Part I (Individual Work)
Any medium, any period. Take a photo of the work. Submit it via Canvas Discussion.
Write a before, present and after story about the group that is portrayed in the work.
This should be a descriptive story with as much detail as possible!
A few prompts follow:
What happened before those in the work/image/piece met or got together?
What were they (or each one) thinking and feeling before this moment?
What’s happening now? Who’s doing what? Where are they and why?
What are they (or each one) thinking and feeling?
What does the future hold for them? What will happen to them?
Write a one to two page story using 12 pt type, 1″ margins, and post it to Canvas on a Discussion page.
Part II (your response to another person’s work)
Using your knowledge of the aggression theories found in the book (and also presented in our Final class by one of our groups), briefly analyze another student’s response (Part I above) posted on the discussion board. This is a analysis of the student’s story, not an analysis of the writer. It should consider TWO of the approaches found within the text (biological, humanistic, psychodynamic, cognitive, behavioral). One to two pages please, double spaced, 1” margins.
Based on the aggression theories, I think that the situation explains relevant on social behavior. The behaviorist approach suggests that social behavior is learned. Thus, aggression refers to the internal drive, which acquires and modifies the various means of reinforcement. The approach indicates that there two concept of aggressive behavior including instrumental aggression and frustration forces that pushes aggression (Barlow and Vincent 212). I think the man in the artwork was pushed into aggression by frustration watching her wife engaging in infidelity. On the other hand, the behaviorist approach defines the increased aggressive responses that are observed by increased frustration. The model indicates that the higher the frustration, the higher the aggressive response in the society (Scherer and Paul 45). I appreciate how the case explains the aggressive situation of the man who was highly affected by the women cheating. Most importantly, the behaviorist model of frustration helps in promoting dominant framework for handling aggressive behavior. The picture of the artwork is a useful explanation in understanding the aggressive processes.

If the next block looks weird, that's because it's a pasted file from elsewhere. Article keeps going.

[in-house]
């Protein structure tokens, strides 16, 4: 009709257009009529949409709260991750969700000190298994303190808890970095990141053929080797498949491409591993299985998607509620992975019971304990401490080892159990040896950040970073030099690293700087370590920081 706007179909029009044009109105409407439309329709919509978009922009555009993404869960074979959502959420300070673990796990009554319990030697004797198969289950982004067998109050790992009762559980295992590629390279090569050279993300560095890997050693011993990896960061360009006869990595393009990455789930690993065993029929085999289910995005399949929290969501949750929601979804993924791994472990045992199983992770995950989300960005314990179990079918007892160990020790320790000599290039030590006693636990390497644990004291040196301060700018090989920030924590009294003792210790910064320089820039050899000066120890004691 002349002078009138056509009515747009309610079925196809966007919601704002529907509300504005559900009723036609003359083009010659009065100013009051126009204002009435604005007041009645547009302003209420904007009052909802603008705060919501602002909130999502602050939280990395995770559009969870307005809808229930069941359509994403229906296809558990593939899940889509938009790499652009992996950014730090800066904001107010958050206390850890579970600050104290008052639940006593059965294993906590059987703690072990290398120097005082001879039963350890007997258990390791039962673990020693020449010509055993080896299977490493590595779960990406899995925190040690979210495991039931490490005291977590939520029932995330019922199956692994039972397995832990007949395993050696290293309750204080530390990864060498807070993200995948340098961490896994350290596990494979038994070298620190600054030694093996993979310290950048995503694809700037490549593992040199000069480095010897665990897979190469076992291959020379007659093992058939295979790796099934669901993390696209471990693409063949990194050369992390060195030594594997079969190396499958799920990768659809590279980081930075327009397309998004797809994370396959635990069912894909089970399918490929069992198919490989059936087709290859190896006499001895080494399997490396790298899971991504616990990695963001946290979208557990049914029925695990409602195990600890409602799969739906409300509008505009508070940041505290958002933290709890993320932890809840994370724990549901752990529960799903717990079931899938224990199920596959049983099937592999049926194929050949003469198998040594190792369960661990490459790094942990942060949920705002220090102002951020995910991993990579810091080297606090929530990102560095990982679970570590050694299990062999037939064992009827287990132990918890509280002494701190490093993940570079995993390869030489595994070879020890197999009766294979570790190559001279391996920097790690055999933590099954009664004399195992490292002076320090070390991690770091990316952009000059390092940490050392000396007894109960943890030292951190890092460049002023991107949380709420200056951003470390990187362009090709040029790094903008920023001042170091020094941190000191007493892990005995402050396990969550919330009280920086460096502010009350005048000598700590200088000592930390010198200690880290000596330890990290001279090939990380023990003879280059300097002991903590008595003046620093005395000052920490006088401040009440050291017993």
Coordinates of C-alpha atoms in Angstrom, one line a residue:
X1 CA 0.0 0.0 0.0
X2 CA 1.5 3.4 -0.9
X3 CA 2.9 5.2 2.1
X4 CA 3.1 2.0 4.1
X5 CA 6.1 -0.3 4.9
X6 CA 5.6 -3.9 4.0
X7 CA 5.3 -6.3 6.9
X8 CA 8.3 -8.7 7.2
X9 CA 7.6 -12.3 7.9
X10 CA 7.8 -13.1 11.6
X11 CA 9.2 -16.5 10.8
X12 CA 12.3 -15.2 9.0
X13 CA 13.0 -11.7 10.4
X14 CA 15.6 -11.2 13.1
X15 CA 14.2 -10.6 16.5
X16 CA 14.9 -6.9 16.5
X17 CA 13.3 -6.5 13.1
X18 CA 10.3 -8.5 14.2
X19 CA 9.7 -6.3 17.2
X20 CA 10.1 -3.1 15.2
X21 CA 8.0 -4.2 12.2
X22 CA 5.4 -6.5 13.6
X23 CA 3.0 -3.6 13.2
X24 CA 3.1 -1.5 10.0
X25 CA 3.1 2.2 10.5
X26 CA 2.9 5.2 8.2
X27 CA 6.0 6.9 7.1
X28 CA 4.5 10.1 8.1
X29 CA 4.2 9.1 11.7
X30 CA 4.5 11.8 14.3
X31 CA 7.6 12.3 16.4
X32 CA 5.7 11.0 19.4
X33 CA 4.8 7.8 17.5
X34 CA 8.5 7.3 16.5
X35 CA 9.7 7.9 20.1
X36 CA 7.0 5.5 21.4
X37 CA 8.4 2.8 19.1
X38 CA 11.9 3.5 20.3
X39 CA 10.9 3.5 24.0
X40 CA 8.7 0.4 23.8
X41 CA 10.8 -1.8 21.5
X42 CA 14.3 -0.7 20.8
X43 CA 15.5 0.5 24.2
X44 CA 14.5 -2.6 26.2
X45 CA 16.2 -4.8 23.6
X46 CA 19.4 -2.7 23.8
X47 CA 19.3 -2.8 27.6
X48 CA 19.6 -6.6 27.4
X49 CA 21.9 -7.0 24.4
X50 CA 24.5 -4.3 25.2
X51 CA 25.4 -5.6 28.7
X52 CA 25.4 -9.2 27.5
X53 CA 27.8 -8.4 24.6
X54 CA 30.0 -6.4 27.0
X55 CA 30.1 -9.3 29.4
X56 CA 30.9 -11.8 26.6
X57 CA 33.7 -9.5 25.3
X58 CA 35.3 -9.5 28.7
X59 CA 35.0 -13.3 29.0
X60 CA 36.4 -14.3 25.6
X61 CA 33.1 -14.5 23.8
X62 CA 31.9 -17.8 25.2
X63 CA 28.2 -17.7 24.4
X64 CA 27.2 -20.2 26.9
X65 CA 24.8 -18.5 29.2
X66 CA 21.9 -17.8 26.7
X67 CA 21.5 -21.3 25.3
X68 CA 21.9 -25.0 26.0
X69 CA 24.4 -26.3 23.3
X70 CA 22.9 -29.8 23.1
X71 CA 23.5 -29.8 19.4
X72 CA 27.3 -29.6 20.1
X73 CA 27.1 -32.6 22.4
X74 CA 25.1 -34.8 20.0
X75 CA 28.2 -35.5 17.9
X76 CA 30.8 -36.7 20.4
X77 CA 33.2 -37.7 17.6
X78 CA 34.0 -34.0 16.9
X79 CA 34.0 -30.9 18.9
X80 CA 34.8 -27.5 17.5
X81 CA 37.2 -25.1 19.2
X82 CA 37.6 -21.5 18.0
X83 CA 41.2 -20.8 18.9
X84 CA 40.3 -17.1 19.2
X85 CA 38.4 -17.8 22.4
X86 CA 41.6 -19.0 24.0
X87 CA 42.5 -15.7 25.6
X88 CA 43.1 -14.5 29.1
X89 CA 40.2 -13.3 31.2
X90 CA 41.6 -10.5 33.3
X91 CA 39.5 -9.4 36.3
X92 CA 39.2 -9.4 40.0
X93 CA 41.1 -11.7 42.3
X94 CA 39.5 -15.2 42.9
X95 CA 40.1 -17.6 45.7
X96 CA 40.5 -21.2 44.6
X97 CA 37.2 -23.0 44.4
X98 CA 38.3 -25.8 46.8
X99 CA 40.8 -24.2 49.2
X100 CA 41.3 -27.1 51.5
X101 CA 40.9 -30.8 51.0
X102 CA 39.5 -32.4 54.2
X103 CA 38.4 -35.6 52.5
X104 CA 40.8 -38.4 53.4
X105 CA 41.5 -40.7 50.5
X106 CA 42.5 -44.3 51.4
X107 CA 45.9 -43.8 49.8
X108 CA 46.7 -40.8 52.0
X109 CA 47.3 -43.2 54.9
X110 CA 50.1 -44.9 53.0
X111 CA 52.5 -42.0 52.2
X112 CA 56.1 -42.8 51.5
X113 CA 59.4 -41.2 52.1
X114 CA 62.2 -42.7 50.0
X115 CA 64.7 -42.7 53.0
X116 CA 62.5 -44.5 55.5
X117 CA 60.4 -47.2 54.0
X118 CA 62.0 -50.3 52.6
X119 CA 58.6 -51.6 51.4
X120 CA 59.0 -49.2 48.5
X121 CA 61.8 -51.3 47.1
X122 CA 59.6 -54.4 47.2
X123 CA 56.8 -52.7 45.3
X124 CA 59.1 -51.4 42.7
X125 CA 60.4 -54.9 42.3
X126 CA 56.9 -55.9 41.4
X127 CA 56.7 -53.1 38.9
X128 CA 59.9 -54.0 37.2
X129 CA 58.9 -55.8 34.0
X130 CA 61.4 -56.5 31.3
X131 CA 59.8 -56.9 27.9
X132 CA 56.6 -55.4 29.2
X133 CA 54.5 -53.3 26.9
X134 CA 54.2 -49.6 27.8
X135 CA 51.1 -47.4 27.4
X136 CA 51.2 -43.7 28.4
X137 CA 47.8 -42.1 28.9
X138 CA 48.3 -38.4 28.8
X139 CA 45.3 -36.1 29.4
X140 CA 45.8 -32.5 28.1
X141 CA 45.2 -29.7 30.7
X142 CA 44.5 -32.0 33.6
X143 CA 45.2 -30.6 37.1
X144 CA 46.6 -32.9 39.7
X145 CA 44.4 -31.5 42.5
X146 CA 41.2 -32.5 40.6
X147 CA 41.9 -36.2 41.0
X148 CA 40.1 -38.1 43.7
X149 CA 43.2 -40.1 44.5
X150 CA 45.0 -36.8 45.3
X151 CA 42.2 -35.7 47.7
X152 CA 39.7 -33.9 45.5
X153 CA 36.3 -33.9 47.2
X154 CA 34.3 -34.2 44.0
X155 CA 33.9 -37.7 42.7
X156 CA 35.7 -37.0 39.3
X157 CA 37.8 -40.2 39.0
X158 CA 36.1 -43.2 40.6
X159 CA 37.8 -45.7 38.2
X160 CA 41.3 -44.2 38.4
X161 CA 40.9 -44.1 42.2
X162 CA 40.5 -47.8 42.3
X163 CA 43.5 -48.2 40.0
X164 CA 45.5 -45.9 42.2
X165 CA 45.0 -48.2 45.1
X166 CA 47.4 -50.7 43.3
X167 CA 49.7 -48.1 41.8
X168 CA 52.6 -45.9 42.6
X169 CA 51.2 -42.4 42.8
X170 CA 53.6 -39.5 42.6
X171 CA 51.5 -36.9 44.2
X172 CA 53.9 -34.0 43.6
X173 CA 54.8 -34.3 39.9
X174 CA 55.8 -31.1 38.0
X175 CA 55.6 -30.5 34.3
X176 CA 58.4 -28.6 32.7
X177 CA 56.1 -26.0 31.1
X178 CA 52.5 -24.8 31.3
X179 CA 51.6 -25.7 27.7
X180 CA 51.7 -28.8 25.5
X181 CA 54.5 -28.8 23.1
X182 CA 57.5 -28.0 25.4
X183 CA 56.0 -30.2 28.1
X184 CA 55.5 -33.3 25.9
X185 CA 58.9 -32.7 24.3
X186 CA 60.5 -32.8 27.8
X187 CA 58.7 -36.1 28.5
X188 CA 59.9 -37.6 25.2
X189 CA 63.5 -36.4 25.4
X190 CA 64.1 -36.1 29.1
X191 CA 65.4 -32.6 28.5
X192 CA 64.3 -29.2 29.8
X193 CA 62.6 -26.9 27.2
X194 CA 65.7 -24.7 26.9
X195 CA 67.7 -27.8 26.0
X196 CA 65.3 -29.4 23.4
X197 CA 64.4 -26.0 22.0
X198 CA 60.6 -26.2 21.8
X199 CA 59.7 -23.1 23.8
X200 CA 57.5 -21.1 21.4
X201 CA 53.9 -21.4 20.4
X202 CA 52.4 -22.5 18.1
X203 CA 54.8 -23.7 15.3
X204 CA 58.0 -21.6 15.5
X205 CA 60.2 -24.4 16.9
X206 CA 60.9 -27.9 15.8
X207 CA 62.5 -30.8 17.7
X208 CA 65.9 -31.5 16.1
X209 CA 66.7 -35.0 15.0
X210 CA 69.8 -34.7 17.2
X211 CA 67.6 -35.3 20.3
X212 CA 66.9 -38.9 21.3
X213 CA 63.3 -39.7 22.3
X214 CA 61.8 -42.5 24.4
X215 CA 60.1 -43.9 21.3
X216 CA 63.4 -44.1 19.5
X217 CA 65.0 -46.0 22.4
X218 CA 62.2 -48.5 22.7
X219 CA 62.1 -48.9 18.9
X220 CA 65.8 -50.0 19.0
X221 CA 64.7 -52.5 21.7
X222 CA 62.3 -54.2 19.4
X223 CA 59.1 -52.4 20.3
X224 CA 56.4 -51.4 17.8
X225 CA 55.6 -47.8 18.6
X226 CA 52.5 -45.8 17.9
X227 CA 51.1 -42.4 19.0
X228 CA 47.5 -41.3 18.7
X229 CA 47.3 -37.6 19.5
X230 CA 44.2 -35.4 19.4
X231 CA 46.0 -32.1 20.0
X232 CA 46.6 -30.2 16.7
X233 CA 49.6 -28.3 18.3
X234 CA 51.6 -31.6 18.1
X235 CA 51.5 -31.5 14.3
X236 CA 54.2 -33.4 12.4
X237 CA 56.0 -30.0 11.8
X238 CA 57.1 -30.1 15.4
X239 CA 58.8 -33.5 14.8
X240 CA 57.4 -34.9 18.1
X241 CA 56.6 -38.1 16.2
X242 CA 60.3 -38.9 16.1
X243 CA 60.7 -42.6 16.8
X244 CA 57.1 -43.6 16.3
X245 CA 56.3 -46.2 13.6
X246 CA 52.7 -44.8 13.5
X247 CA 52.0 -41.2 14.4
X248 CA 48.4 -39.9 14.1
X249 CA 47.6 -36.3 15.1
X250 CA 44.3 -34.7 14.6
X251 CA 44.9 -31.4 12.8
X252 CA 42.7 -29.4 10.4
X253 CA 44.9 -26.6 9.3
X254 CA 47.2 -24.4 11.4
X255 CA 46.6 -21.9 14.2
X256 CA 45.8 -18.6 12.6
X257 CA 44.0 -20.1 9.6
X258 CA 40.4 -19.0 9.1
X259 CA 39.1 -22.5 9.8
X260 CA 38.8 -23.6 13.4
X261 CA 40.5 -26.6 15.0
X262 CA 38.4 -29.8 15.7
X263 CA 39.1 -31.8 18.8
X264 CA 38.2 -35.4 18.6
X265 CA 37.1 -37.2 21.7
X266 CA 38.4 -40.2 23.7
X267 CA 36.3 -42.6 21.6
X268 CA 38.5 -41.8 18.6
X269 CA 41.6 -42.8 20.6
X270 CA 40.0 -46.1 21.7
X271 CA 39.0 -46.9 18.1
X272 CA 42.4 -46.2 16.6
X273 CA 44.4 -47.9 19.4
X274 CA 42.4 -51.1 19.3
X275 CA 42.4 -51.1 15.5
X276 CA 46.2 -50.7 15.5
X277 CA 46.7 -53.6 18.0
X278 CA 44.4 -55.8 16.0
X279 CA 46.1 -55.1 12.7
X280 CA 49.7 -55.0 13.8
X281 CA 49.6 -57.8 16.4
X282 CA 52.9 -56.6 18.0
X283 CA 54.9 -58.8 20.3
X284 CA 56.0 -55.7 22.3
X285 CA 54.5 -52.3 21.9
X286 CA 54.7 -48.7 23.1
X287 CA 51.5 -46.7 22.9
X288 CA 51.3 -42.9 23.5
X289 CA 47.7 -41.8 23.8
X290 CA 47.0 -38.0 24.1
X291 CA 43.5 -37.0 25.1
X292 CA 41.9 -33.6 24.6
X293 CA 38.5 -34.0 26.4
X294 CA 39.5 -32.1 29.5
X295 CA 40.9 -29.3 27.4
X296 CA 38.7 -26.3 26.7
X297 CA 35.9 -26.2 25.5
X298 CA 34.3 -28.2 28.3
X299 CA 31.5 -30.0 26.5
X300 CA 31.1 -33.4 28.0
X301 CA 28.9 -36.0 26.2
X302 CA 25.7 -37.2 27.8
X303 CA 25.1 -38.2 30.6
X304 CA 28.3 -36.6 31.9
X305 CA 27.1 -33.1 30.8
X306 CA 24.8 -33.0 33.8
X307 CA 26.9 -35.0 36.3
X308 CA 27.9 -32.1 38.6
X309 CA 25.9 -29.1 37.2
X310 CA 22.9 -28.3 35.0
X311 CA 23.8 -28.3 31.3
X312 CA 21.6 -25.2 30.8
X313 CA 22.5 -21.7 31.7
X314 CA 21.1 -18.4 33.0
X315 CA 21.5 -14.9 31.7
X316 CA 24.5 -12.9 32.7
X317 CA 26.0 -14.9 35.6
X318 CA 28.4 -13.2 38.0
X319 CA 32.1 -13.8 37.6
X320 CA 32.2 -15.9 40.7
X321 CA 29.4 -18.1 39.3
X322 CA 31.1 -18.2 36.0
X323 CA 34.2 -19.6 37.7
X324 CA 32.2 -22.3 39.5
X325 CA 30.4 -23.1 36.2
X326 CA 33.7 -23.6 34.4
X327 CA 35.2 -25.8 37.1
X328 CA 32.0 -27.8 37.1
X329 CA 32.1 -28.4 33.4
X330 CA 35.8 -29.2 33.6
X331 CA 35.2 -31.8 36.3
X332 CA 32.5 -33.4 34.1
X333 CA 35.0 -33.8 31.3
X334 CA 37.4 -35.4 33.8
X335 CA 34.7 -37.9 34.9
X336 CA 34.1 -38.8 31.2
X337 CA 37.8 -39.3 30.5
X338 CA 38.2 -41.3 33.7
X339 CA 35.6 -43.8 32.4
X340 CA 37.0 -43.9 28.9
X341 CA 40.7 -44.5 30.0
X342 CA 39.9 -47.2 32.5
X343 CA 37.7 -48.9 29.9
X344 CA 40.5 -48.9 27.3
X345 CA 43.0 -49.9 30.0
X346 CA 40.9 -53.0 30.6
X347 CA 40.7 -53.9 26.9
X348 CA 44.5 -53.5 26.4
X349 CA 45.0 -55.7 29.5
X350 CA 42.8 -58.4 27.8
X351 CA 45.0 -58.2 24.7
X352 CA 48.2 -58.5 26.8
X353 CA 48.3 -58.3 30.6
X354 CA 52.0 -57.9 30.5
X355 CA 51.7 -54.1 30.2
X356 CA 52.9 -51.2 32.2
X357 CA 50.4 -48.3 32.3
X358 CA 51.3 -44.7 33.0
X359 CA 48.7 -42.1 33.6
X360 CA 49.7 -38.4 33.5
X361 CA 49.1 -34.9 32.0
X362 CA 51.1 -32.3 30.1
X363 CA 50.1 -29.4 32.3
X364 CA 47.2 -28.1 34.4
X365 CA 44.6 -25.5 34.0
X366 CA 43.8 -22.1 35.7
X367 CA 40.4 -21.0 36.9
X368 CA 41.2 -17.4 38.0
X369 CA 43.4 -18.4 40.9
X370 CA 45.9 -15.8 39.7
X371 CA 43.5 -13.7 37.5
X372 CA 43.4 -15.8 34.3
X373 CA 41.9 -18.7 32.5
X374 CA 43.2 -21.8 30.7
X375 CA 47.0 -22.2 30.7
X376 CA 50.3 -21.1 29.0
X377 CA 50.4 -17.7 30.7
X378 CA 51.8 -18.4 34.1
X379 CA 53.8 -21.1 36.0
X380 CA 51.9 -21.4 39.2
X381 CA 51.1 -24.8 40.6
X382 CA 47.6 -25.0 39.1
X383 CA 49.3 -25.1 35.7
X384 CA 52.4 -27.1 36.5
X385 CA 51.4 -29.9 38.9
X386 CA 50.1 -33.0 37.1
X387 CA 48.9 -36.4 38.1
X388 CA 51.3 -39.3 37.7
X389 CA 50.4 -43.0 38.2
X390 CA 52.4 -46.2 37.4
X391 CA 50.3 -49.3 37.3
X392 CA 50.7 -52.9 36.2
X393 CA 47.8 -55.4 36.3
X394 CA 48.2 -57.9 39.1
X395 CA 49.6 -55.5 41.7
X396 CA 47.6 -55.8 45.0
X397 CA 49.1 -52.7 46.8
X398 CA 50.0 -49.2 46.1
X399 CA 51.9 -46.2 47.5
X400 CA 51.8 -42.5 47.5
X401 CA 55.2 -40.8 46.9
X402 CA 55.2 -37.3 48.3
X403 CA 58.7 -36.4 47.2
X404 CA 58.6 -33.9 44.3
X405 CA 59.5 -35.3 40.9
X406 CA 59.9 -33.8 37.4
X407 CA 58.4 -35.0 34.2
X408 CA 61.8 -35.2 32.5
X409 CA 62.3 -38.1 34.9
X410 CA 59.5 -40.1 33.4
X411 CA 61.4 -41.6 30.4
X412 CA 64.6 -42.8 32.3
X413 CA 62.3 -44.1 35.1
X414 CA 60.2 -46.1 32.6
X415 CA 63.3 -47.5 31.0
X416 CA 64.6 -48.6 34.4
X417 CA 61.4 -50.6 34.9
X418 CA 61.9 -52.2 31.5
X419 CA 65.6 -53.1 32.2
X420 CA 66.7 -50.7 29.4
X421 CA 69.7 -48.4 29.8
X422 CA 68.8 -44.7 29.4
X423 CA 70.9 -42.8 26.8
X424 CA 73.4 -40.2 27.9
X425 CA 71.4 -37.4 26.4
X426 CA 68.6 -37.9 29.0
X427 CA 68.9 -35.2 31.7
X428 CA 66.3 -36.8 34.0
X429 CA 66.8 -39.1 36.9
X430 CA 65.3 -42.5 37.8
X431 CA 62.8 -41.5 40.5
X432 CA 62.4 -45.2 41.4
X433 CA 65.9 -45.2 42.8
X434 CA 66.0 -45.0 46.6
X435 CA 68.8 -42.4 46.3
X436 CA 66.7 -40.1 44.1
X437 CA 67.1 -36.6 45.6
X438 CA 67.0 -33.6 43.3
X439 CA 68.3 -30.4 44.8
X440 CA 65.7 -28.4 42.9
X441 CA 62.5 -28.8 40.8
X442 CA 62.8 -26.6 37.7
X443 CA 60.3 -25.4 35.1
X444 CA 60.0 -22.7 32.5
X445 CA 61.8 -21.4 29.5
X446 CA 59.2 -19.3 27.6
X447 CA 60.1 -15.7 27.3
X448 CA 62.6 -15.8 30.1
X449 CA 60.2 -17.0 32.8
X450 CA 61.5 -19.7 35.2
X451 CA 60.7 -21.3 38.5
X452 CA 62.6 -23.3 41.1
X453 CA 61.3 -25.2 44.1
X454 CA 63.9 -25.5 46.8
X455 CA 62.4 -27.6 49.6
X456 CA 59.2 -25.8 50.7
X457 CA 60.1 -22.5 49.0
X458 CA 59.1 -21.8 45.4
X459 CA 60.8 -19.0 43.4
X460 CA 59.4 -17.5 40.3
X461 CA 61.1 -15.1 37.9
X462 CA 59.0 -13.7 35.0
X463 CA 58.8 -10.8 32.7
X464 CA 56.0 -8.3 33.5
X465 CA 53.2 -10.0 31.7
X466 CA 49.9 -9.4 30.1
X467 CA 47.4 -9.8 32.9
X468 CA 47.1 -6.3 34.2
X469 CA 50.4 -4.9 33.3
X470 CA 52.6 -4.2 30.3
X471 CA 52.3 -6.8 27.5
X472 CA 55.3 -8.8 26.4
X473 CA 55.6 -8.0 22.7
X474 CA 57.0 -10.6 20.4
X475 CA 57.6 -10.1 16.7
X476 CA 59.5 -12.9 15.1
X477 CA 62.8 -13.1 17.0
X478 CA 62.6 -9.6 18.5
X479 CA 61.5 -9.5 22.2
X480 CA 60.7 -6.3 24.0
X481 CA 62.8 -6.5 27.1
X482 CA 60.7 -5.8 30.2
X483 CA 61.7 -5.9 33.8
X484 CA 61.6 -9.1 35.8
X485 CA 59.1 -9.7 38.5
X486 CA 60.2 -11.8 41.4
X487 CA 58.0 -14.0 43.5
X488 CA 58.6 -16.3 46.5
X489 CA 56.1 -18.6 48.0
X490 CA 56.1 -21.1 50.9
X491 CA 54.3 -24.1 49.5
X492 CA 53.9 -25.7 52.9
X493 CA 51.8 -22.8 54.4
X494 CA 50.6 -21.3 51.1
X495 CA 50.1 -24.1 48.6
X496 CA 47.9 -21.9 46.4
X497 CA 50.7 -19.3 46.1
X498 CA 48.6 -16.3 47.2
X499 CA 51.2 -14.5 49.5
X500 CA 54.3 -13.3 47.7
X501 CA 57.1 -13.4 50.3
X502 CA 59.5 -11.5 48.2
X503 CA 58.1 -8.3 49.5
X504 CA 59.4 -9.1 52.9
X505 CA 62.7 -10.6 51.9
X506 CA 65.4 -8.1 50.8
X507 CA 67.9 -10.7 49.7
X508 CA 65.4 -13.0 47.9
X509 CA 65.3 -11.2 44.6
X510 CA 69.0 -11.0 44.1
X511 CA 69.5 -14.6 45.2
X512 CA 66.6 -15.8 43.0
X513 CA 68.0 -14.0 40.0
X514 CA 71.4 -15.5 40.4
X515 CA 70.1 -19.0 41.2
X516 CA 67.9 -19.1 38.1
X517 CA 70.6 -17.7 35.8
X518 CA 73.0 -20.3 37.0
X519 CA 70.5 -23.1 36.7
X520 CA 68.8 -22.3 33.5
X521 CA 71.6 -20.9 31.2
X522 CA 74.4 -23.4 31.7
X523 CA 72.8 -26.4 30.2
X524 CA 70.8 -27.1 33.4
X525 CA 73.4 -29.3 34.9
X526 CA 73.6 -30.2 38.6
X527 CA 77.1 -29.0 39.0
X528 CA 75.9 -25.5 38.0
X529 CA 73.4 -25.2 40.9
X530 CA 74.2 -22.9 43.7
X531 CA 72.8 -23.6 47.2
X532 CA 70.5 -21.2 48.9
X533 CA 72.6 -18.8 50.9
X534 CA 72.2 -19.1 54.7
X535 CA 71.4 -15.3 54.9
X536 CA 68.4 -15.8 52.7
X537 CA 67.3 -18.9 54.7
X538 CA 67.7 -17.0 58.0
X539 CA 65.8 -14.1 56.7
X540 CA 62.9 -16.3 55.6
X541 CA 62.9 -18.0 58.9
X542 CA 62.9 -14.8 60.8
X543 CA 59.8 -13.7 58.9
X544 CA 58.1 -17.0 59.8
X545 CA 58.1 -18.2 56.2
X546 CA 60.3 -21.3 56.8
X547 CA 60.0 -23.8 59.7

Moreover, I agree with the conclusions of the post on the nature of aggressive behaviors in among individuals. The humanistic approach insists on the role of individuals in influencing social behavior. Similar to the humanist theorists, the case explains the idea of aggression clearly. Another important way of dealing with aggressive behavior occurs when a person adopts aggressive norms in order to bring about positive outcomes (Glassman and Hadad 176). This is a clear explanation of the nature of man in the portrait to deal with aggressive actions and behaviors. The humanistic approach emphasizes more the subjective experience of the individuals (Aamodt, 126). This means the man might have been influenced societal values and beliefs while punishing the young man for infidelity. In reference to the behaviorist and humanistic models, I think that the aggressive behaviors and actions in the piece of artwork are explained well due to the aggressive response of the man to frustration of his wavering marriage relationship.
Aamodt, Michael. Industrial/organizational psychology: An applied approach. Boston, MA: Cengage Learning, 2012.
Barlow, David, and Vincent Durand. Abnormal psychology: An integrative approach. Boston, MA: Cengage learning, 2011.
Glassman, E. William., and Hadad, Marilyn. Approaches to psychology, 6th Ed. London, UK: McGraw-Hill. 2013. Print.
Scherer, Klaus R., and Paul Ekman, eds. Approaches to emotion. London, UK: Psychology Press, 2014.